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Published: Thursday, 6/12/2003

New project to compound East Toledo traffic delays

BY DAVID PATCH
BLADE STAFF WRITER

Navigating East Toledo, which is complicated by two major bridge projects, is about to get even trickier.

Beginning Monday, a major reconstruction project will restrict Miami Street north of Fassett Street to northbound traffic only, subjecting motorists to delays caused by construction equipment and workers.

The project, for which George Gradel Co. of Toledo has a $2,031,090 city contract, is scheduled to have four 50-day phases, which puts its completion near Christmas.

During the first two phases, the stretch between Fassett and Navarre Avenue will be rebuilt; the remaining two phases will cover Miami from Navarre to First Street, and First from there to Oak Street.

“I hope people will be patient with us,” said Earl Wilkinson, a senior engineer with the city's Division of Engineering Services. “This is definitely a job that will improve that area, but it does take time to build.”

The most likely event to cause project-related impatience will be the Huntington Tall Ships Festival July 16-20, when about 20,000 spectators and tour-seekers are expected to head downtown each day.

Crossing the Maumee River from downtown to reach International Park, where most of the ships will dock during the festival, is impeded by reconstruction of the Martin Luther King, Jr., Bridge and I-280 work associated with that highway's new river span.

Restricting Miami affects the most direct route to the park from I-75, and leaves an Anthony Wayne Bridge/Oak Street route as the only cross-river access not affected by construction.

Actual work on Miami will be halted from July 17-20, Mr. Wilkinson said, so the one-way traffic will be able to get through the work zone without being delayed by flagmen. But traffic leaving the festival, and other southbound motorists who might use Miami, will have to use the detour route of Oak and Fassett.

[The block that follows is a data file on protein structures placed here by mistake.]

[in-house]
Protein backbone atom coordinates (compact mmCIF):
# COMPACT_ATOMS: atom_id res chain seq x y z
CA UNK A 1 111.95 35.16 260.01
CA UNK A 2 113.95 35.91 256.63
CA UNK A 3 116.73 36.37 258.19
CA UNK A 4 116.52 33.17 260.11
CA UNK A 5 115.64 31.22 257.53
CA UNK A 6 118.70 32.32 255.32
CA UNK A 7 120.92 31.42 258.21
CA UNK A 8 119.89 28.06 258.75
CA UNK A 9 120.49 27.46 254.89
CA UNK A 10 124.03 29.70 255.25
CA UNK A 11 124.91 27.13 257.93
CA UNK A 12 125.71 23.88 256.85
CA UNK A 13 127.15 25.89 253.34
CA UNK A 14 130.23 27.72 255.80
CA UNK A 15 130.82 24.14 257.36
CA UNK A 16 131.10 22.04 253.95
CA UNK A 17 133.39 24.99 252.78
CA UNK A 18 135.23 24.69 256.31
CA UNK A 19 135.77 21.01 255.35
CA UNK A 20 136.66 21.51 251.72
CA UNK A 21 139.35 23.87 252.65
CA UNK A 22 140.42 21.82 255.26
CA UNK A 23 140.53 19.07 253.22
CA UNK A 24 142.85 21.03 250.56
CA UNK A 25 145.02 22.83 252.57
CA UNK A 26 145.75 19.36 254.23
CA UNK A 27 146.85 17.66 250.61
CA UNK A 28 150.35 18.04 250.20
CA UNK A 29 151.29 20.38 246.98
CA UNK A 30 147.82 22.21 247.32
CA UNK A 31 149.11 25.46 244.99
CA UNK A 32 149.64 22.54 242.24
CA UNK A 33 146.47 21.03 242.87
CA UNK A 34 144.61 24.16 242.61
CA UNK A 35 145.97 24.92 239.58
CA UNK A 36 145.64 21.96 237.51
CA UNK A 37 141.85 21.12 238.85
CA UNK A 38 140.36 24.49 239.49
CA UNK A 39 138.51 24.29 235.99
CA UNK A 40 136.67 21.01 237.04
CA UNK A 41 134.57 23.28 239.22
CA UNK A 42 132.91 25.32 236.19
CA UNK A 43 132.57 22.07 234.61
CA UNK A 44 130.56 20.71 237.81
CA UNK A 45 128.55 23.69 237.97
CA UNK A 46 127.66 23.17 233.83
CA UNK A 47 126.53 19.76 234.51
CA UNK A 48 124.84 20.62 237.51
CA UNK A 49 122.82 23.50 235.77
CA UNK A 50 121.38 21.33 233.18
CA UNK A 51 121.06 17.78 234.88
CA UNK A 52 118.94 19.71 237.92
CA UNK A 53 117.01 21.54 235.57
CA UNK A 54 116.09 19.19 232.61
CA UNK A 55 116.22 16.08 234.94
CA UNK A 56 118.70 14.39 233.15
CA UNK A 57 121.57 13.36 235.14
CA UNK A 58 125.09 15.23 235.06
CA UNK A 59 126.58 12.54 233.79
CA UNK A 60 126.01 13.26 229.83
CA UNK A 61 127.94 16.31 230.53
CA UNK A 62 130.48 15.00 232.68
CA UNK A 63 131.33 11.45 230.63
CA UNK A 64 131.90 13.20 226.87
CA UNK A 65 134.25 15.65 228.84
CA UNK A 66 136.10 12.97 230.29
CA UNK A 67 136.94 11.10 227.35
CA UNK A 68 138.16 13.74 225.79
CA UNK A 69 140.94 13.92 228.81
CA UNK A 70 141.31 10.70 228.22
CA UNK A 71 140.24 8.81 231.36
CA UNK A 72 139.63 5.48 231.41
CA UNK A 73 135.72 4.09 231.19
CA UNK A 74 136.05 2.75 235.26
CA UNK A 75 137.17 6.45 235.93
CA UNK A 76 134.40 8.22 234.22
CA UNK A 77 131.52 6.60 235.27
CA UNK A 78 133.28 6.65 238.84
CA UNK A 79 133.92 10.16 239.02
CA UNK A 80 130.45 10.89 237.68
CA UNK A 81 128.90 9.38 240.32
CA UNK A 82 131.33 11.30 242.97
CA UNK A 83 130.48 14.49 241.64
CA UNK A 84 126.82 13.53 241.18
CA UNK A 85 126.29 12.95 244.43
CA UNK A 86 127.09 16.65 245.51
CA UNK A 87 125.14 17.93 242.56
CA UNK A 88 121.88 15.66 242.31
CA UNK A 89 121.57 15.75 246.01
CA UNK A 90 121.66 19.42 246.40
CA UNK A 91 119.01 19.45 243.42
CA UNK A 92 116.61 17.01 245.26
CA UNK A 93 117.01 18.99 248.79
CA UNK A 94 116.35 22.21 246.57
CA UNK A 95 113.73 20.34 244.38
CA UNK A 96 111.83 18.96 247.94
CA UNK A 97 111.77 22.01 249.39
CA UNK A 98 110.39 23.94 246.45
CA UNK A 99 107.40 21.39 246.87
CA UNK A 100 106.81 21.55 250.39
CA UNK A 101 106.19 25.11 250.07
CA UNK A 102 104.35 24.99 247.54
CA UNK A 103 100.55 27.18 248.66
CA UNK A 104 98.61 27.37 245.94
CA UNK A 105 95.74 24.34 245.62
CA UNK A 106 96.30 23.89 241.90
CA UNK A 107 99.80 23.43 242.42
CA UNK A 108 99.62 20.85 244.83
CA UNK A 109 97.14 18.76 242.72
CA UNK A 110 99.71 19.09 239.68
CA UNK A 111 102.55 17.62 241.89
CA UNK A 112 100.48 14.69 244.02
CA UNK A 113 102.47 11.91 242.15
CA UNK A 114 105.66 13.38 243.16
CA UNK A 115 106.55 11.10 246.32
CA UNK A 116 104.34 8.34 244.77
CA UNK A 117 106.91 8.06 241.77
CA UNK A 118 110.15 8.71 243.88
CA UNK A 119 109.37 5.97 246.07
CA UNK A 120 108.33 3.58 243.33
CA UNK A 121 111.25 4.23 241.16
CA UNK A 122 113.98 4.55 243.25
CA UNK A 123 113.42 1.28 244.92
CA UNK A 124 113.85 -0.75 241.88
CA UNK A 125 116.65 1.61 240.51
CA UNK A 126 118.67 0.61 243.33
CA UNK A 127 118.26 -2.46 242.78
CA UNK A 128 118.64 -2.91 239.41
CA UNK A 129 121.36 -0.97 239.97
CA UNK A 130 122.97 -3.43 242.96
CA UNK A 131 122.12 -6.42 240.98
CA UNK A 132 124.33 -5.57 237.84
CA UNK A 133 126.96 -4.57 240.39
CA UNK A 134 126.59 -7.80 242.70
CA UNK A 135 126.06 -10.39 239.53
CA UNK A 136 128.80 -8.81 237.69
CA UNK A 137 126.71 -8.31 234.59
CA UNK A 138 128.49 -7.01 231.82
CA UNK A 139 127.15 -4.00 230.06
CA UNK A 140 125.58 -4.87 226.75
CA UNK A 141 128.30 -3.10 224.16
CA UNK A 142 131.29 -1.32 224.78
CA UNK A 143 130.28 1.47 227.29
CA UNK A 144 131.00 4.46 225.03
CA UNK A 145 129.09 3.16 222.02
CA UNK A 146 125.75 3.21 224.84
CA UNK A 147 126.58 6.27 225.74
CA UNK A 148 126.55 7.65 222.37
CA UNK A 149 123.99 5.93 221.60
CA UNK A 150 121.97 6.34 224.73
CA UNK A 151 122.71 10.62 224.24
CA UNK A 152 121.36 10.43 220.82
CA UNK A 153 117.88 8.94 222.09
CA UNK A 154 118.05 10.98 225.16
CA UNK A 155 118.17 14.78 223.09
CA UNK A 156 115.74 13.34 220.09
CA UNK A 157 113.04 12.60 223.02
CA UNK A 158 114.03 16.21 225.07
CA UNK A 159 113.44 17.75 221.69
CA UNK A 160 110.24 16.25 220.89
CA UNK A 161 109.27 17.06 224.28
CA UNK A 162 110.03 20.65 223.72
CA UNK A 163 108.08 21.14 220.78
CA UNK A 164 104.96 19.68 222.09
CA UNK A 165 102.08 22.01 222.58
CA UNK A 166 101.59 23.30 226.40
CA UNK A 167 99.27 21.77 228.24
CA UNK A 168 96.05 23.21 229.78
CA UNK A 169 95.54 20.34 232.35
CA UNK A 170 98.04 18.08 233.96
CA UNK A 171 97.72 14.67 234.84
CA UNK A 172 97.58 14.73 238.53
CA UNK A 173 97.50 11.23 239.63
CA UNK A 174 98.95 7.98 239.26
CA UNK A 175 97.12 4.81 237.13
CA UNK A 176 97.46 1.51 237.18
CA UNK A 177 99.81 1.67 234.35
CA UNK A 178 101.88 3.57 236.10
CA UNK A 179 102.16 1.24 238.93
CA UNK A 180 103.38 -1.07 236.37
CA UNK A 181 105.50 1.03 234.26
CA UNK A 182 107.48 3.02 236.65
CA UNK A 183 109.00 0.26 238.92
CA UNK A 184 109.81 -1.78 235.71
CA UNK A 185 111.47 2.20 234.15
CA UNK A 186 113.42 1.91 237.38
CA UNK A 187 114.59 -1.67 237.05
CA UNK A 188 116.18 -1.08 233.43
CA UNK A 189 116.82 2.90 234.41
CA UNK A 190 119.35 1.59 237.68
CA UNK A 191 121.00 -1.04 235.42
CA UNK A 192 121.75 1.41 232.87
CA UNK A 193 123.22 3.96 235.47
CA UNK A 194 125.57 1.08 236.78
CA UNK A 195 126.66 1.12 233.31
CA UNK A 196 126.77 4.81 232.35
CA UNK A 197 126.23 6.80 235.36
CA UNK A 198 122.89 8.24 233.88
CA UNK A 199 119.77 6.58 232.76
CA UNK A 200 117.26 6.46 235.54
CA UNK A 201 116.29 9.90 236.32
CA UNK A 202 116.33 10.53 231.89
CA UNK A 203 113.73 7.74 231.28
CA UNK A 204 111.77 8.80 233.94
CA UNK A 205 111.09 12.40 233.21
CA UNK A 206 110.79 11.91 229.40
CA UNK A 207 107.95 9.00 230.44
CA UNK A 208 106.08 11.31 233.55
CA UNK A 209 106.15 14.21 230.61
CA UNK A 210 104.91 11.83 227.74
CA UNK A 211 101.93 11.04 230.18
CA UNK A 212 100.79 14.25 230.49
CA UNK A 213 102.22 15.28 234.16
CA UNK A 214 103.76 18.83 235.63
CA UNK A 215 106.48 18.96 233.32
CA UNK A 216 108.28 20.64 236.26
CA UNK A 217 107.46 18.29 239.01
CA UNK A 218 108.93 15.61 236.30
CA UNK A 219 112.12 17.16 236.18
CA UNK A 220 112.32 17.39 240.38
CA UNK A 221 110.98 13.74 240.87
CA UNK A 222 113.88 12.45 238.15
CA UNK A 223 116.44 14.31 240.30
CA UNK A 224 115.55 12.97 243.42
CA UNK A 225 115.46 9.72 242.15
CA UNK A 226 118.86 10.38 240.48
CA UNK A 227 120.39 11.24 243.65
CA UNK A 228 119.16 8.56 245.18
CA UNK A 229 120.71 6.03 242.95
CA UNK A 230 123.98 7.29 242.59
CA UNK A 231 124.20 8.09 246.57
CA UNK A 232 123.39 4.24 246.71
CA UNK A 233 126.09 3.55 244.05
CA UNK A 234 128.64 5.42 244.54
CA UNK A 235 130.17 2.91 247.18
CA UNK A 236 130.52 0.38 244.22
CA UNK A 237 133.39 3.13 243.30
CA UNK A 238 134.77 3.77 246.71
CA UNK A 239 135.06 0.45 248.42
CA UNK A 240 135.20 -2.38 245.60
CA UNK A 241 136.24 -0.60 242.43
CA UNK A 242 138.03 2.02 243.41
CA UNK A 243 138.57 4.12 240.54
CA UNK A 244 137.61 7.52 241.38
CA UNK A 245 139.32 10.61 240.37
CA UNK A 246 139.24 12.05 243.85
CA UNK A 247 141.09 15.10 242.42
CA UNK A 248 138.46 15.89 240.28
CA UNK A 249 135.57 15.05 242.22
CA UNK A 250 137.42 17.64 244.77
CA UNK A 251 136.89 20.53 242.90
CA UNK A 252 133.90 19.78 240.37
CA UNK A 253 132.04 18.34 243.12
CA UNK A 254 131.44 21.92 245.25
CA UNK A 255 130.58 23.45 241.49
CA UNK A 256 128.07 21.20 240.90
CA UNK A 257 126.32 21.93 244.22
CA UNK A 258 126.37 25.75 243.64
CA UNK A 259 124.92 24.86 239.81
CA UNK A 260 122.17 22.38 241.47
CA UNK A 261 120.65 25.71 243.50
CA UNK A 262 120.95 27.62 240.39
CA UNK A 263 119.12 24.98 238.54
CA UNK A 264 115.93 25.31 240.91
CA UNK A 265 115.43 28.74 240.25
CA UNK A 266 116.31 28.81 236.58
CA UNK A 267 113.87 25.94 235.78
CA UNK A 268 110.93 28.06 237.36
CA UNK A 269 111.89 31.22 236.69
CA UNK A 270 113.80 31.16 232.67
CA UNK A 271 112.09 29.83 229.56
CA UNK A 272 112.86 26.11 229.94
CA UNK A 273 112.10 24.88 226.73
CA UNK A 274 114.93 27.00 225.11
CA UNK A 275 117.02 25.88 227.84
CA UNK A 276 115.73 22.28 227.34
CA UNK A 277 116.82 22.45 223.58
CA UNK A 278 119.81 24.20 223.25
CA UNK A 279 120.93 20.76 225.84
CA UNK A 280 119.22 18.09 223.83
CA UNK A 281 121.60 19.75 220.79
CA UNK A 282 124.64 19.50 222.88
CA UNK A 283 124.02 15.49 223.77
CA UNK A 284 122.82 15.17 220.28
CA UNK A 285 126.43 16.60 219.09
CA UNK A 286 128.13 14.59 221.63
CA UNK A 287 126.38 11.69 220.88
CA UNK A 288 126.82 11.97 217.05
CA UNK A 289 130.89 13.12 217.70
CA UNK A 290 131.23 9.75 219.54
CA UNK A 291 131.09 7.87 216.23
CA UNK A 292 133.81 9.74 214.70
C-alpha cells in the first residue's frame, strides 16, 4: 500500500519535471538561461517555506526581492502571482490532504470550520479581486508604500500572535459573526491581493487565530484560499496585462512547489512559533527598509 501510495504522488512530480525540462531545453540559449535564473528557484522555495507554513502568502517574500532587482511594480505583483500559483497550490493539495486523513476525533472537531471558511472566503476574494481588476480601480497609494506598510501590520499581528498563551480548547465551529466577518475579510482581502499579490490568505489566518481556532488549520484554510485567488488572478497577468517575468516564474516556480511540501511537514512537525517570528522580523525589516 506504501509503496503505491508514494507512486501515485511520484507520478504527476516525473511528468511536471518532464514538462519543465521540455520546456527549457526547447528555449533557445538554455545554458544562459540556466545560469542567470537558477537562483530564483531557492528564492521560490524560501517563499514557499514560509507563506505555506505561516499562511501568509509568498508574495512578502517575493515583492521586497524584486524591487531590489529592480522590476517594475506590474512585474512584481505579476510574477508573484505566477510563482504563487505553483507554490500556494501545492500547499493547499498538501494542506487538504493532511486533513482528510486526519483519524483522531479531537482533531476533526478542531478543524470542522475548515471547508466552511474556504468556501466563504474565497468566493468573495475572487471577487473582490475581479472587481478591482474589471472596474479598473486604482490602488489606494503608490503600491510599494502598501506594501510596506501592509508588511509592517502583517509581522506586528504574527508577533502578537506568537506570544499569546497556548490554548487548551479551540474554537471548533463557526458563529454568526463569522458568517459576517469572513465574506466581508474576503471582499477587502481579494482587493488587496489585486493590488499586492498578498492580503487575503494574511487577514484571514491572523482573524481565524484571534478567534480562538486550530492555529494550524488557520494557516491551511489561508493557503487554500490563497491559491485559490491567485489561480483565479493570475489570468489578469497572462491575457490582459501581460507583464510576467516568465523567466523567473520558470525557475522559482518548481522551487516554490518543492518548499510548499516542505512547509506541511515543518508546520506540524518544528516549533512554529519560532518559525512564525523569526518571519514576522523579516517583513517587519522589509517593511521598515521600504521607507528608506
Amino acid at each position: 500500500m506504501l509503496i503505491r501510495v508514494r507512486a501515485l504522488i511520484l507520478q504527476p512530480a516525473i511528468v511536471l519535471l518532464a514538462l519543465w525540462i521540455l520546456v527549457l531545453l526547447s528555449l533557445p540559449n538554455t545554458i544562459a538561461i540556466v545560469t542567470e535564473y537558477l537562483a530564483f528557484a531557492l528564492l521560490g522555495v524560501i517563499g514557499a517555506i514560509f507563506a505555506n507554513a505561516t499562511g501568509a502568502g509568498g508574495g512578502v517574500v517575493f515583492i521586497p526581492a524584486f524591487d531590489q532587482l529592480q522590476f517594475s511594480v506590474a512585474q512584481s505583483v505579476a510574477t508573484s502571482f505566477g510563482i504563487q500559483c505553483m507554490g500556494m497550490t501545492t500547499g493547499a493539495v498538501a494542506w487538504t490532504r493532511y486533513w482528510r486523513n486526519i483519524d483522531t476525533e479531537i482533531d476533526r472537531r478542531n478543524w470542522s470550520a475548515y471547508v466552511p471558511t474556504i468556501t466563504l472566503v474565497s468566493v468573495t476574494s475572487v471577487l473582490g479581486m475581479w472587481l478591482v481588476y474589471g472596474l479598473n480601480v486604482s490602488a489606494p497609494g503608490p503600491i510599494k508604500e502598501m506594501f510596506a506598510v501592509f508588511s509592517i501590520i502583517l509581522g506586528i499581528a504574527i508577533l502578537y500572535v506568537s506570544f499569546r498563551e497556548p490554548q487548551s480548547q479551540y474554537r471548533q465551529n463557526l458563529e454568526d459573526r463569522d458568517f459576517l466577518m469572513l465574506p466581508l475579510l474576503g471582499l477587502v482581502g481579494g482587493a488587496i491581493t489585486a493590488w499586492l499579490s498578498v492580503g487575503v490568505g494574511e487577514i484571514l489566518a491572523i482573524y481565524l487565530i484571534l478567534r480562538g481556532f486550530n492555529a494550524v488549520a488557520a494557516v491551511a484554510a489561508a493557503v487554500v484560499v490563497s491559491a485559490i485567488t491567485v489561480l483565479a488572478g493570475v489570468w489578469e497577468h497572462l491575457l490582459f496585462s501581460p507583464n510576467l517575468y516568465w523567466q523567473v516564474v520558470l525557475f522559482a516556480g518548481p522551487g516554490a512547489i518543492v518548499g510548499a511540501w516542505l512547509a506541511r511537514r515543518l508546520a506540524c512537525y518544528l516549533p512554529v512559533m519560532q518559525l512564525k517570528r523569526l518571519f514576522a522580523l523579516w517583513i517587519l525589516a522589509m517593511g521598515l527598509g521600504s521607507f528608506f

Having only one-way traffic on Miami “is going to create some congestion, to say the least,” said Kelly Rivera, the tall ships festival's coordinator.

An expected high volume of private boats sightseeing on the Maumee during the festival will compound the problem, she said, because the King bridge will need to open more frequently.

Recent rapid progress on the King project probably isn't enough to get all lanes temporarily reopened for the festival, said Dale Rupert, a senior bridge engineer with the city's Division of Streets, Bridges, and Harbor.

The opportunity to reopen all lanes would occur if the eastbound lanes' ongoing reconstruction were finished before the festival, in which case work on the westbound side could be delayed until after the event.

But that changeover probably won't occur until the end of July, Mr. Rupert said.

“I wish we could do more - I really do,” he said. “It's not the best of timing. We're moving along, but we won't be ready to switch over by that time.”

The Miami project will include pavement reconstruction, widening, and straightening of a short, but troublesome S curve at a former railroad crossing just south of Navarre.

Between Navarre and Fassett, a center left-turn lane will be added except at the bridge over the Norfolk Southern railroad. North of Navarre, no lanes will be added, but the existing lanes will be widened.

Mr. Wilkinson conceded that rough weather in the fall could thwart the project's completion during the current construction season, but said unusually nice weather could help it get done early.

“Anything's conceivable with the weather,” he said.



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